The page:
Las Vegas homeless veterans advocate to sit with first lady at address

When Las Vegas homeless veterans advocate Cynthia K. Dias found out she had been selected by the White House to sit in the First Lady's box Tuesday night to hear President Barack Obama's final State of the Union address, she couldn't believe it.

"I'm still in disbelief. We're leaving tomorrow, and I'm still in denial," Dias, 64, a Vietnam-era Navy hospital corpsman and registered nurse said Sunday in a phone interview from Veterans Village.

"I was pinching myself. Am I dreaming? Really? This Hawaiian in Las Vegas is going to see the White House and meet with President Obama and his wife?" she said.

For the past year Dias has lived at the nonprofit Veterans Village near the Stratosphere where she works as a volunteer. The program has become a model for getting homeless vets off the streets and back into housing and self-supporting jobs.

Veterans Village founder Arnold Stalk, an architect who five years ago converted the 125-room former Econo Lodge on the Strip into transitional housing for homeless veterans, will escort Dias to Washington, D.C. He said they found out several days ago Dias had been chosen as a Joining Forces team representative for First Lady Michelle Obama's box but were required to keep it secret until Sunday's announcement.

"We believe she is a great example of going from homelessness to self-sufficiency," Stalk said, adding that the two will meet with Housing and Urban Development Secretary Julian Castro on Wednesday "to talk about solving this problem in the country."

Dias, who was born in Guam to parents from Hawaii, served briefly on a hospital ship in the Vietnam War theater. During her Navy service from 1969 to 1972, she helped treat the wounded.

"There were so many amputees I was helping when they came in, one after another," she said. "When you have helicopters dropping off wounded on a stretcher, you don't have time to think. You just go and do your job."

Dias said her "most impressionable moments" came later, however, when she was stationed stateside at Naval Air Station Lemoore, 30 miles south of Fresno, California.

"I had to go with the chaplain to tell families that a soldier had been killed in combat," she said.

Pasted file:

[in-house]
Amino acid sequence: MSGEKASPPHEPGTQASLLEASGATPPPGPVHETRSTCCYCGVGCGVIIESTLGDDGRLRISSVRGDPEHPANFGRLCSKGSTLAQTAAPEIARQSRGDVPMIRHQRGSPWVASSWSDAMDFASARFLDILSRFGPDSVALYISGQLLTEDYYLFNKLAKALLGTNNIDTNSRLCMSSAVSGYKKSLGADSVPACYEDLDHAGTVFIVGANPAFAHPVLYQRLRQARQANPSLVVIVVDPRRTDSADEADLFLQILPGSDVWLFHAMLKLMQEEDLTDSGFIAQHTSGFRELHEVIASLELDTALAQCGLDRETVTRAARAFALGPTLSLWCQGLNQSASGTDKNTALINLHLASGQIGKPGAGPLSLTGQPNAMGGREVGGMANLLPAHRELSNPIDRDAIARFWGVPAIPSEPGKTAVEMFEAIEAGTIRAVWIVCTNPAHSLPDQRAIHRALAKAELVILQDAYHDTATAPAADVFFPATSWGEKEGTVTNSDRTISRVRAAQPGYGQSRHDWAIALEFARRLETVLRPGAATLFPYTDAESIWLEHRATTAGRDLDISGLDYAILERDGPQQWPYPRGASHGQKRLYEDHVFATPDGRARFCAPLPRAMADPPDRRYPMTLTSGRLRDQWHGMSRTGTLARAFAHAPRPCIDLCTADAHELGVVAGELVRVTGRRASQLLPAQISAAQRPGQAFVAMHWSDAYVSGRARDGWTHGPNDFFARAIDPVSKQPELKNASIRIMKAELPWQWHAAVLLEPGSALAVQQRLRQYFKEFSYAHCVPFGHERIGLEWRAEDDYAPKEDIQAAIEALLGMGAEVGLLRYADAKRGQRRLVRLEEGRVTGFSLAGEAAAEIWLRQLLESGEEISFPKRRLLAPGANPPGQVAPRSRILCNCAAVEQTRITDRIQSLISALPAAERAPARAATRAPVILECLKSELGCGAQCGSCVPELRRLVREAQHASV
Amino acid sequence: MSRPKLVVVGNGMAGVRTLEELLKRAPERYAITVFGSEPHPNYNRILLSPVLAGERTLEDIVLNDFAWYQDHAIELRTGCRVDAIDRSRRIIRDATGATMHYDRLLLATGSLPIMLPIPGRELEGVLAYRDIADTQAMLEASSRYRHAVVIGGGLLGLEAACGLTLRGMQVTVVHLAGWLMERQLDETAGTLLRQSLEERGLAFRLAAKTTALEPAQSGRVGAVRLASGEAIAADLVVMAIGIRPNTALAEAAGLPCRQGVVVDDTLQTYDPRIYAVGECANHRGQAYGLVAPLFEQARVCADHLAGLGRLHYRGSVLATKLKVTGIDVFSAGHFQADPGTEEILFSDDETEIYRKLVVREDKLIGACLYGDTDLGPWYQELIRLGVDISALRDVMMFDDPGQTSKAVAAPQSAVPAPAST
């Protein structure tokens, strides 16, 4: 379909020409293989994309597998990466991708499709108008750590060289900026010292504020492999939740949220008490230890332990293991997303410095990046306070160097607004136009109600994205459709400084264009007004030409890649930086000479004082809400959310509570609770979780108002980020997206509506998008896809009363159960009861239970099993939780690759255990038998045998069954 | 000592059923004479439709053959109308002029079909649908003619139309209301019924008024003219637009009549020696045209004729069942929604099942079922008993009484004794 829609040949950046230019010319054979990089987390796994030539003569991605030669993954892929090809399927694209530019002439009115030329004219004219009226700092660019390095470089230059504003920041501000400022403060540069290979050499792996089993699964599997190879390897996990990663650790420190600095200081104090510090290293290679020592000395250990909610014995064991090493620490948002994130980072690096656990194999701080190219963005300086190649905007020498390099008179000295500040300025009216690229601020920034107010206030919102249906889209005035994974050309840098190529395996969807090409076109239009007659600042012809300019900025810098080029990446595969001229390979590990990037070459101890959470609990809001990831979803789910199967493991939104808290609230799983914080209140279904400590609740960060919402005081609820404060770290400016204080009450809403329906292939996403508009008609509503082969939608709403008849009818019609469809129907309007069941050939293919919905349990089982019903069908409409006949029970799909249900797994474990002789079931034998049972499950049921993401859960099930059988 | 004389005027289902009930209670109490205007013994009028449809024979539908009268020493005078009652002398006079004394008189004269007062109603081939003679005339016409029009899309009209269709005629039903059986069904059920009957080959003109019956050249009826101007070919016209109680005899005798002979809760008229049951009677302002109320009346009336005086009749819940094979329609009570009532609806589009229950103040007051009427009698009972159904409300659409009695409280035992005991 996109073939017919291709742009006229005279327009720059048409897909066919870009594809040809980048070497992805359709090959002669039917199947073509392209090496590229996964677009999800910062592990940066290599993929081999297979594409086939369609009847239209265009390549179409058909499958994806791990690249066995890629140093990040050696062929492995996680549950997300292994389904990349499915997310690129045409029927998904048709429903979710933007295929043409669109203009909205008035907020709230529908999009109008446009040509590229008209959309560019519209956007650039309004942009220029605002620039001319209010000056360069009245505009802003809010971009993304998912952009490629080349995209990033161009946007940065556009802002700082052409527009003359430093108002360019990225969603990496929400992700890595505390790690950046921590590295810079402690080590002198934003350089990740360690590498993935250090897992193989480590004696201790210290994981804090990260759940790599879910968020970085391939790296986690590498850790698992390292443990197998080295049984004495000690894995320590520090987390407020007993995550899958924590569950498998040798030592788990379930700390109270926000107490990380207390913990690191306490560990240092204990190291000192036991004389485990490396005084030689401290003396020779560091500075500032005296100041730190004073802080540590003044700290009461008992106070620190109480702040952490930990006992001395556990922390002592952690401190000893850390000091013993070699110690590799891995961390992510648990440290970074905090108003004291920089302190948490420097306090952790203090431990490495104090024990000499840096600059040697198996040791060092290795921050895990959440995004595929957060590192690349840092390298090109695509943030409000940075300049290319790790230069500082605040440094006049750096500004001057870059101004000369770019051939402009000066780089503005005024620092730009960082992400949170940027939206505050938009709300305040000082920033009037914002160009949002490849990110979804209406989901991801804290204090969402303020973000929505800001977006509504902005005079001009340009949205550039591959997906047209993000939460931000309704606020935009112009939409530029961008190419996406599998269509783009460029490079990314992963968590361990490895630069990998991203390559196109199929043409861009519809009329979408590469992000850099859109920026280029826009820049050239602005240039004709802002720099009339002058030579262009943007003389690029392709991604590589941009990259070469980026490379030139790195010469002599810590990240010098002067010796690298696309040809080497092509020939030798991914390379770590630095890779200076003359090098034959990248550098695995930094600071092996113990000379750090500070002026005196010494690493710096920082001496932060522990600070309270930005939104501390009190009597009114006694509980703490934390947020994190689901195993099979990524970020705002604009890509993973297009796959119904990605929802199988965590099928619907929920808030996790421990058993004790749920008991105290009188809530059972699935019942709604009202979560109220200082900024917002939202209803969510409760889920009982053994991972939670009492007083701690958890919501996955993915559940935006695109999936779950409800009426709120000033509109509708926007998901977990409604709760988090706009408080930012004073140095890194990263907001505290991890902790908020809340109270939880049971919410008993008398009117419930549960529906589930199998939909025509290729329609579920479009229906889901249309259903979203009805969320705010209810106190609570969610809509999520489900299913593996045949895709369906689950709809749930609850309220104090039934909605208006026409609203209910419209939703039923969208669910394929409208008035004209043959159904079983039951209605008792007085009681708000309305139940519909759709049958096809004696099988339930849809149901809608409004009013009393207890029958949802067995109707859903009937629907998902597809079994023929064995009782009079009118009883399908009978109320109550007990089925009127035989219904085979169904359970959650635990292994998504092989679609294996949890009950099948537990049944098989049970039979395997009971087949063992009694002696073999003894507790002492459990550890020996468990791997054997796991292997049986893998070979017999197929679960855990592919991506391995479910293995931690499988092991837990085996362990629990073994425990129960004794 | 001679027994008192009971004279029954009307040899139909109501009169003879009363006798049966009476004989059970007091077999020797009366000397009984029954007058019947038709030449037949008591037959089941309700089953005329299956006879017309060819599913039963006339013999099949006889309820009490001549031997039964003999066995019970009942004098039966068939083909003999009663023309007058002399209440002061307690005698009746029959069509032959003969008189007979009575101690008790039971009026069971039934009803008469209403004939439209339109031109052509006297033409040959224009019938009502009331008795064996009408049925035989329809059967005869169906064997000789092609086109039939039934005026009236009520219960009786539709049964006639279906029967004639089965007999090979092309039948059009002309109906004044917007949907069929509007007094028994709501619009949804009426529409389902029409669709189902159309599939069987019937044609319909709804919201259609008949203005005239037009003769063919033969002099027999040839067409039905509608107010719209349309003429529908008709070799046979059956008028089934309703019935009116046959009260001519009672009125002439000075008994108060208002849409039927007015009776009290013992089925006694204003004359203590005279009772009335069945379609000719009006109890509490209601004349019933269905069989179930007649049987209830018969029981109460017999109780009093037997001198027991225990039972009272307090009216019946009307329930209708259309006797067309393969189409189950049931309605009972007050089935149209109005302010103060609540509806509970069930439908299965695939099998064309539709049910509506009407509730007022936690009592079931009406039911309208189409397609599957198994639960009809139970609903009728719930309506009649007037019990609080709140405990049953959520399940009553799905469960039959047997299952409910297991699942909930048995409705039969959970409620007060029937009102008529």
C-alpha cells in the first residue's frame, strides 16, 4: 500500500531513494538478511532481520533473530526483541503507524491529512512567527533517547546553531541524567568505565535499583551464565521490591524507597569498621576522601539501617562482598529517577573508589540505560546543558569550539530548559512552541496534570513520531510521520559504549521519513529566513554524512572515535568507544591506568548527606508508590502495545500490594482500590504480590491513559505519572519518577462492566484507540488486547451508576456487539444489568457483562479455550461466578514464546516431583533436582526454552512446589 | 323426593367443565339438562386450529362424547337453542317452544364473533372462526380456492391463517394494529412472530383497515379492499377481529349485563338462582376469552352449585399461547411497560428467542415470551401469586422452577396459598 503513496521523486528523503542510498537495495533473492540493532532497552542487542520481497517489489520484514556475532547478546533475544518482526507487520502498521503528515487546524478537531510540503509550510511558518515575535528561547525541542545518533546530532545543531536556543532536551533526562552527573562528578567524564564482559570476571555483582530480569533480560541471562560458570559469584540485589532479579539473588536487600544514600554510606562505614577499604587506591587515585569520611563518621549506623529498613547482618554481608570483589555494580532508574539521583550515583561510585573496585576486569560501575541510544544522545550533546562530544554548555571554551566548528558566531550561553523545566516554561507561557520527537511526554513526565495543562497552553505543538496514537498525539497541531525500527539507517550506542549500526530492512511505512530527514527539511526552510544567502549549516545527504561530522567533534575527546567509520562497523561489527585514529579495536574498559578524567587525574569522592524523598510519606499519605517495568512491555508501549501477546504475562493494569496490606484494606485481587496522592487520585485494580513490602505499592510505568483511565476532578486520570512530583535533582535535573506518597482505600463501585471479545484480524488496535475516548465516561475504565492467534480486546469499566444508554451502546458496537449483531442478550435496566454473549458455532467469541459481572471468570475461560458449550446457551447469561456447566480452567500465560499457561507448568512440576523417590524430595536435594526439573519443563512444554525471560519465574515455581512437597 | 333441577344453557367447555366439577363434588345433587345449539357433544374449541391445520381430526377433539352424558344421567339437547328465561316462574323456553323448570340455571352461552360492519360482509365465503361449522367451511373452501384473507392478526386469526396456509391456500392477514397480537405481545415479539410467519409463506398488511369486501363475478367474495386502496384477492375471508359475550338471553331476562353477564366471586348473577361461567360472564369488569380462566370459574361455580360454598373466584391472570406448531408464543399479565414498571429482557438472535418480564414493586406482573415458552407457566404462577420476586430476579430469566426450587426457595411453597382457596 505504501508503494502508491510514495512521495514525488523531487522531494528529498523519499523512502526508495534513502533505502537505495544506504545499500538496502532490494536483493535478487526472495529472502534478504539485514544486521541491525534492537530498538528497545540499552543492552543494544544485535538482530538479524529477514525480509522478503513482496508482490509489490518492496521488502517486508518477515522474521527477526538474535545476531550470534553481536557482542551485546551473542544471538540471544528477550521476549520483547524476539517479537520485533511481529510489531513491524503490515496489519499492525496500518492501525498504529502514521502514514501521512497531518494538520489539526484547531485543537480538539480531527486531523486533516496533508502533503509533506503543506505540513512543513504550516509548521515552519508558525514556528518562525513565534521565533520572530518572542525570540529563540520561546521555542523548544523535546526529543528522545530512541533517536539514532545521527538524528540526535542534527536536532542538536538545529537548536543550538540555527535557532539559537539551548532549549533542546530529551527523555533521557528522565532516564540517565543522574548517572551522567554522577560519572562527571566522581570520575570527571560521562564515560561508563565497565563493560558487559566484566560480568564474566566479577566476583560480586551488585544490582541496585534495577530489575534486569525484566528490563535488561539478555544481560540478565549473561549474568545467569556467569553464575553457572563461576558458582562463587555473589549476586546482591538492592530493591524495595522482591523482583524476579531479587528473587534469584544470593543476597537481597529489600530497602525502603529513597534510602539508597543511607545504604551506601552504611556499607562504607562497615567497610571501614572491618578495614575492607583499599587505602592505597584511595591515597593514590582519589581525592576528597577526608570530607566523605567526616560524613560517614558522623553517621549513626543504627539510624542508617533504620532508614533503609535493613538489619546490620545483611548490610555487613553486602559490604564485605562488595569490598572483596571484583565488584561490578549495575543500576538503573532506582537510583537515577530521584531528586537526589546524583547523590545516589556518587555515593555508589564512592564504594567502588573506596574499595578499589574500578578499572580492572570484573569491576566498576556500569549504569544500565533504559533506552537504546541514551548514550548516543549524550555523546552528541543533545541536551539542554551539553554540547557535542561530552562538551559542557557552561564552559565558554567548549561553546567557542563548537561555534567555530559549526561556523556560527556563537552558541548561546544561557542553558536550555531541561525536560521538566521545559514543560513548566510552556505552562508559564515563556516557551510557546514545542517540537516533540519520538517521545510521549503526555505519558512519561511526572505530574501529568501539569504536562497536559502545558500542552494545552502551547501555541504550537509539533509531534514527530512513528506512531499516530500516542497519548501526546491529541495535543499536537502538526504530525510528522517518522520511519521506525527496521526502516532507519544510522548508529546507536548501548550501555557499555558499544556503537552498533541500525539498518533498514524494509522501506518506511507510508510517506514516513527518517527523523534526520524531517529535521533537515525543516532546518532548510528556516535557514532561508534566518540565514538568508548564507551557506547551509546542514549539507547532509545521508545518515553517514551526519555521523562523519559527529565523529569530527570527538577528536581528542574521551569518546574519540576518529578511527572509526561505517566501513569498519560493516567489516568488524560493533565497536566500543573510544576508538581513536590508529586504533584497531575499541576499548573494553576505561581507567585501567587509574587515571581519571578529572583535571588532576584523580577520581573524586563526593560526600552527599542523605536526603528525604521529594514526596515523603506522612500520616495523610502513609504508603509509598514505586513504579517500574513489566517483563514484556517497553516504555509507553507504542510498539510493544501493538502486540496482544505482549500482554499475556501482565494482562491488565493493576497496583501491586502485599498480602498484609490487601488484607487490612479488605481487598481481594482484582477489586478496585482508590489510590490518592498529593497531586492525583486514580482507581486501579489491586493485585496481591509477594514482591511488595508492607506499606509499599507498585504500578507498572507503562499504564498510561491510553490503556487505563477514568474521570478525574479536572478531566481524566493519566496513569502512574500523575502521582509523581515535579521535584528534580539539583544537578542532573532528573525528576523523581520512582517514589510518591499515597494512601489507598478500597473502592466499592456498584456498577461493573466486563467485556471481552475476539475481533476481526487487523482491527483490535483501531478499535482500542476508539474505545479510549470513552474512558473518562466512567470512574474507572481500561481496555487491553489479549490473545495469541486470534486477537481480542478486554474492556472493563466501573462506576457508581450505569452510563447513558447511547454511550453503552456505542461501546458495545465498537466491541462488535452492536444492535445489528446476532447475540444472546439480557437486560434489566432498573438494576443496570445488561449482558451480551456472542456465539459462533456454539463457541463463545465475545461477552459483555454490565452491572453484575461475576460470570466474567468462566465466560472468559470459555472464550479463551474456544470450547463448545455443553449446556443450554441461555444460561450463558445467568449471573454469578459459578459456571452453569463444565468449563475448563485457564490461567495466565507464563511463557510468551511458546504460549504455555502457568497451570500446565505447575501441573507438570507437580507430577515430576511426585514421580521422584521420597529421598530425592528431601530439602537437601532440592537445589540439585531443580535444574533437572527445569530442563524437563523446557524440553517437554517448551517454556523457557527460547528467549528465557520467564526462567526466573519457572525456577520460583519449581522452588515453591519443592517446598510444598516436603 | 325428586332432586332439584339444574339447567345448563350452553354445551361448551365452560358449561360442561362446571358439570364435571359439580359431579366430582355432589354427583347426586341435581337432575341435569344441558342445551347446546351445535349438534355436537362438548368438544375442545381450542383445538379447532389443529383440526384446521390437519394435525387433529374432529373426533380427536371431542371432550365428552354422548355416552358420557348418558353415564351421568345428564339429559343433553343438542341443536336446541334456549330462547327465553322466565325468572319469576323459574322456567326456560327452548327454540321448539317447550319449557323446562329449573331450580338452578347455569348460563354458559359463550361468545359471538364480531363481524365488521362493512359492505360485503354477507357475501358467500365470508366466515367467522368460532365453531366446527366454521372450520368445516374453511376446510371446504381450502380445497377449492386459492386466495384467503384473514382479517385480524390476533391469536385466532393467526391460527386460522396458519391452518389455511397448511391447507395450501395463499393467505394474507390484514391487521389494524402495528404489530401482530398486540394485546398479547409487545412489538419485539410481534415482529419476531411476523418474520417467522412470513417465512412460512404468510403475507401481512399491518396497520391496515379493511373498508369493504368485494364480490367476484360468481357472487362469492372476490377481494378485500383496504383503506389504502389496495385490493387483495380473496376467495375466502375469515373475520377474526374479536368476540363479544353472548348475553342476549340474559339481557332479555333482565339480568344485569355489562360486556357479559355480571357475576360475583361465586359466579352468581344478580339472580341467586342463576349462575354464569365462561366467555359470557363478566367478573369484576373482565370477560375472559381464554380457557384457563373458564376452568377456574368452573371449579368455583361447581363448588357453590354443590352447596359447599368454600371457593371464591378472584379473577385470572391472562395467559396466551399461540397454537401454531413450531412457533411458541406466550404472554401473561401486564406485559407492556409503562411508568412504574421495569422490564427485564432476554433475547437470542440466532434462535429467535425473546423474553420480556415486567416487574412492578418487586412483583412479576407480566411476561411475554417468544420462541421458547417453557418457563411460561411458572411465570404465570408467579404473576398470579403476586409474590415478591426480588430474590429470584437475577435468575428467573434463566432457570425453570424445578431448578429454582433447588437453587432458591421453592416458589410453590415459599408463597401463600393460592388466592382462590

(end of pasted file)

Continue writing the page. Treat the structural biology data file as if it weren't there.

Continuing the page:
"That alone," she said, was enough to trigger bouts later on with post-traumatic stress disorder.

After her Navy service, she earned her credentials to work as a registered nurse for 20 years in Florida and Louisiana.

Because of PTSD that she was unaware of at the time, she was having trouble holding her job and eventually lost her home, too.

"I was invited by my niece to come here and live, but it didn't work out and I ended up back on the street because of PTSD issues," she said.

While in Las Vegas she was diagnosed with the war stress disorder by mental health professionals at the VA Medical Center who have prescribed medication to cope with the problem.

Now she works at Veterans Village helping homeless veterans make the transition to employment and stability.

In November, in keeping with a push by the Obama administration to end homelessness among veterans, Las Vegas announced it had housed every homeless veteran in the city as part of the Mayors' Challenge to End Veteran Homelessness. The challenge was launched in 2014 by Michelle Obama and Dr. Jill Biden as part of their Joining Forces initiative.

The average length of stay for a veteran is about five months, although some elderly veterans will live the rest of their lives there, Stalk said. Residents pay rent from money they earn at various jobs, in addition to funds from pensions, retirement and vouchers from the Department of Veterans Affairs.